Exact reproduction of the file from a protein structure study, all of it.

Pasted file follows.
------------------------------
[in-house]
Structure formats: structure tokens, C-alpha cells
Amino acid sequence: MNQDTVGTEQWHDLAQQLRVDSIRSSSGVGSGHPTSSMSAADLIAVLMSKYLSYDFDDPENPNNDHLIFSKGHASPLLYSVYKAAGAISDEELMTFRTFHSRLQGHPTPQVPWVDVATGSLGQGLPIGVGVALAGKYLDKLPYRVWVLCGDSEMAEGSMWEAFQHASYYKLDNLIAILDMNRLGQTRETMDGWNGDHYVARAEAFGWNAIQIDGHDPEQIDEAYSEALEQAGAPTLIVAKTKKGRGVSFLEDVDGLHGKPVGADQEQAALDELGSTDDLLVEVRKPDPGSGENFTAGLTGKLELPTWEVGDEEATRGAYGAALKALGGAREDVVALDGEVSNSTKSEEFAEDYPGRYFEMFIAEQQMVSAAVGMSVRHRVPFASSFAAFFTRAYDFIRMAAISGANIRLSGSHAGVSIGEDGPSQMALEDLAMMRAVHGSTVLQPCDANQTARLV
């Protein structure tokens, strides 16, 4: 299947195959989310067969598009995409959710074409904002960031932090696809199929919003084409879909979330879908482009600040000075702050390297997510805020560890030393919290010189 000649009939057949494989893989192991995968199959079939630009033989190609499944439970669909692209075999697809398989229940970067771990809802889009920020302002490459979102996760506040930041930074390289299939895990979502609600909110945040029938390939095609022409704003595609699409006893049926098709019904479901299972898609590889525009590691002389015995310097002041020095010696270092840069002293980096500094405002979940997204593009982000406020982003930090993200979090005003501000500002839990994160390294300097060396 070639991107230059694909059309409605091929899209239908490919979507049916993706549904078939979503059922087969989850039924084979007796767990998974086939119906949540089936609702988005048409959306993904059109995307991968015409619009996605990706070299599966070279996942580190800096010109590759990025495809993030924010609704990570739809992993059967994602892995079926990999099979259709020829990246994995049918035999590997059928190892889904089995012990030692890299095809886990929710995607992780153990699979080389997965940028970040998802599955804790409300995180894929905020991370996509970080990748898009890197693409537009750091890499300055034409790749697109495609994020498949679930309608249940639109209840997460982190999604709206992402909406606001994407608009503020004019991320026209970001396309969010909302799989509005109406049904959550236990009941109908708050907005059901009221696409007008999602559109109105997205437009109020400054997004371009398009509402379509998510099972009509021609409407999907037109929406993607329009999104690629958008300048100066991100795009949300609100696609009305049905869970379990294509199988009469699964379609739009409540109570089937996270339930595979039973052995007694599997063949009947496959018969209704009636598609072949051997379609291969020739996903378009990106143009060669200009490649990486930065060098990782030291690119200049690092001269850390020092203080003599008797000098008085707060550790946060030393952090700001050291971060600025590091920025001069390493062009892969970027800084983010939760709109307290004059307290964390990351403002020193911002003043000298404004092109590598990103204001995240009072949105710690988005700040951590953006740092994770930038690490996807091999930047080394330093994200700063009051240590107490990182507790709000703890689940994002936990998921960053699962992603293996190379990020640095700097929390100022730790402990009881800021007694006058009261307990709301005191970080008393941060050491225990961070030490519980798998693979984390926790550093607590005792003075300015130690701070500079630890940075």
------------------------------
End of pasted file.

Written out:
[in-house]
Structure formats: structure tokens, C-alpha cells
Amino acid sequence: MNQDTVGTEQWHDLAQQLRVDSIRSSSGVGSGHPTSSMSAADLIAVLMSKYLSYDFDDPENPNNDHLIFSKGHASPLLYSVYKAAGAISDEELMTFRTFHSRLQGHPTPQVPWVDVATGSLGQGLPIGVGVALAGKYLDKLPYRVWVLCGDSEMAEGSMWEAFQHASYYKLDNLIAILDMNRLGQTRETMDGWNGDHYVARAEAFGWNAIQIDGHDPEQIDEAYSEALEQAGAPTLIVAKTKKGRGVSFLEDVDGLHGKPVGADQEQAALDELGSTDDLLVEVRKPDPGSGENFTAGLTGKLELPTWEVGDEEATRGAYGAALKALGGAREDVVALDGEVSNSTKSEEFAEDYPGRYFEMFIAEQQMVSAAVGMSVRHRVPFASSFAAFFTRAYDFIRMAAISGANIRLSGSHAGVSIGEDGPSQMALEDLAMMRAVHGSTVLQPCDANQTARLV
């Protein structure tokens, strides 16, 4: 299947195959989310067969598009995409959710074409904002960031932090696809199929919003084409879909979330879908482009600040000075702050390297997510805020560890030393919290010189 000649009939057949494989893989192991995968199959079939630009033989190609499944439970669909692209075999697809398989229940970067771990809802889009920020302002490459979102996760506040930041930074390289299939895990979502609600909110945040029938390939095609022409704003595609699409006893049926098709019904479901299972898609590889525009590691002389015995310097002041020095010696270092840069002293980096500094405002979940997204593009982000406020982003930090993200979090005003501000500002839990994160390294300097060396 070639991107230059694909059309409605091929899209239908490919979507049916993706549904078939979503059922087969989850039924084979007796767990998974086939119906949540089936609702988005048409959306993904059109995307991968015409619009996605990706070299599966070279996942580190800096010109590759990025495809993030924010609704990570739809992993059967994602892995079926990999099979259709020829990246994995049918035999590997059928190892889904089995012990030692890299095809886990929710995607992780153990699979080389997965940028970040998802599955804790409300995180894929905020991370996509970080990748898009890197693409537009750091890499300055034409790749697109495609994020498949679930309608249940639109209840997460982190999604709206992402909406606001994407608009503020004019991320026209970001396309969010909302799989509005109406049904959550236990009941109908708050907005059901009221696409007008999602559109109105997205437009109020400054997004371009398009509402379509998510099972009509021609409407999907037109929406993607329009999104690629958008300048100066991100795009949300609100696609009305049905869970379990294509199988009469699964379609739009409540109570089937996270339930595979039973052995007694599997063949009947496959018969209704009636598609072949051997379609291969020739996903378009990106143009060669200009490649990486930065060098990782030291690119200049690092001269850390020092203080003599008797000098008085707060550790946060030393952090700001050291971060600025590091920025001069390493062009892969970027800084983010939760709109307290004059307290964390990351403002020193911002003043000298404004092109590598990103204001995240009072949105710690988005700040951590953006740092994770930038690490996807091999930047080394330093994200700063009051240590107490990182507790709000703890689940994002936990998921960053699962992603293996190379990020640095700097929390100022730790402990009881800021007694006058009261307990709301005191970080008393941060050491225990961070030490519980798998693979984390926790550093607590005792003075300015130690701070500079630890940075």